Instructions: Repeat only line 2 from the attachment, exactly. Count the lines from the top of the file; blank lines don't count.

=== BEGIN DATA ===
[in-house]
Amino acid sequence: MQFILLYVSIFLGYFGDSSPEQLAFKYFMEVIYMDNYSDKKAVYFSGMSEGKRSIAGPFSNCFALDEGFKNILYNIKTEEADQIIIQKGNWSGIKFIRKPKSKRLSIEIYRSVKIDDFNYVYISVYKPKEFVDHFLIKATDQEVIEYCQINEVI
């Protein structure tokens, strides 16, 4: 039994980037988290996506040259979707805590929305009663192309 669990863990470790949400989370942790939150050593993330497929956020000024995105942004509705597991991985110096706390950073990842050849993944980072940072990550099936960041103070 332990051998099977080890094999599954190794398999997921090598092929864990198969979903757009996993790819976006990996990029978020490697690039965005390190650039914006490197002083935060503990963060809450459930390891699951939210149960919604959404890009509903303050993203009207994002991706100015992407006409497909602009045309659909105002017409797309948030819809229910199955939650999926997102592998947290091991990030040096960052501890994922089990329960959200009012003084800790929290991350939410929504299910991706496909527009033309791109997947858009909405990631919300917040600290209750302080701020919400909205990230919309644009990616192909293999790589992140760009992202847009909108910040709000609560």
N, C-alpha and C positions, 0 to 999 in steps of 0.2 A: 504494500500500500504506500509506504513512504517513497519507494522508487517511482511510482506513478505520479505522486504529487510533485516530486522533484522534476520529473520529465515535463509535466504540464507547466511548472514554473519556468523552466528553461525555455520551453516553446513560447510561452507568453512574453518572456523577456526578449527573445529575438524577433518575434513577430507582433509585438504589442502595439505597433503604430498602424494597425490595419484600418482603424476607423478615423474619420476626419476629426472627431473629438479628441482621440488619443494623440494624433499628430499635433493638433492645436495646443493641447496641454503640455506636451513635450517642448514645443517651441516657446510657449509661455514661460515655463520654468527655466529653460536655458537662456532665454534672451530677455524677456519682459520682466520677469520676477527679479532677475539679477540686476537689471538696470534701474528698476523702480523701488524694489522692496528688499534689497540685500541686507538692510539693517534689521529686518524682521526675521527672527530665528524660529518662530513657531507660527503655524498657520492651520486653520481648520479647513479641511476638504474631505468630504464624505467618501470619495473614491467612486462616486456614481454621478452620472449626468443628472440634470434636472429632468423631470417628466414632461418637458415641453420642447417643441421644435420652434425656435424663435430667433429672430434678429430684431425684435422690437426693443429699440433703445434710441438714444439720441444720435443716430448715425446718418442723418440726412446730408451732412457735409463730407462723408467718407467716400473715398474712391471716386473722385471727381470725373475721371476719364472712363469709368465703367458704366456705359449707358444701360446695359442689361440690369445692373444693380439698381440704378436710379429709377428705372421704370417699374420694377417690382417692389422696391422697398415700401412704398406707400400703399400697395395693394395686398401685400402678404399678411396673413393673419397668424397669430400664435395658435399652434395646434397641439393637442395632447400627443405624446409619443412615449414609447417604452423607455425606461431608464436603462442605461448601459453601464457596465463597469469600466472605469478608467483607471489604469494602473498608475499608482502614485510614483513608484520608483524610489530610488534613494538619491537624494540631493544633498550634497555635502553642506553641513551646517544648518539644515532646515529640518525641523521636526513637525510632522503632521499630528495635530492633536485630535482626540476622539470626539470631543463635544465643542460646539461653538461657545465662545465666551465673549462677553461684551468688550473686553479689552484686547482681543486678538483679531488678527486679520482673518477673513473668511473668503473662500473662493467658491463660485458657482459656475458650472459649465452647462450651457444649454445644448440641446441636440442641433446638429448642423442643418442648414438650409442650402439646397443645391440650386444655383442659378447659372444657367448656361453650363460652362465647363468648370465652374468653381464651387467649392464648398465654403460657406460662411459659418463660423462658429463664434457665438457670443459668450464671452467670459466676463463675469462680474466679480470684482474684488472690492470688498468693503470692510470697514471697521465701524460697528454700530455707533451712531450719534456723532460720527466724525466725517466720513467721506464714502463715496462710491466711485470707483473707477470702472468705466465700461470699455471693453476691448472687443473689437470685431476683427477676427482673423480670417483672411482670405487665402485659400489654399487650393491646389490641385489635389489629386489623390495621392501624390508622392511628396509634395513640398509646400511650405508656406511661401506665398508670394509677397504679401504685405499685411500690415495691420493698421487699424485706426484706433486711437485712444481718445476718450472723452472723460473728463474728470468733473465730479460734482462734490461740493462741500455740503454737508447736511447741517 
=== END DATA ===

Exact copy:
Amino acid sequence: MQFILLYVSIFLGYFGDSSPEQLAFKYFMEVIYMDNYSDKKAVYFSGMSEGKRSIAGPFSNCFALDEGFKNILYNIKTEEADQIIIQKGNWSGIKFIRKPKSKRLSIEIYRSVKIDDFNYVYISVYKPKEFVDHFLIKATDQEVIEYCQINEVI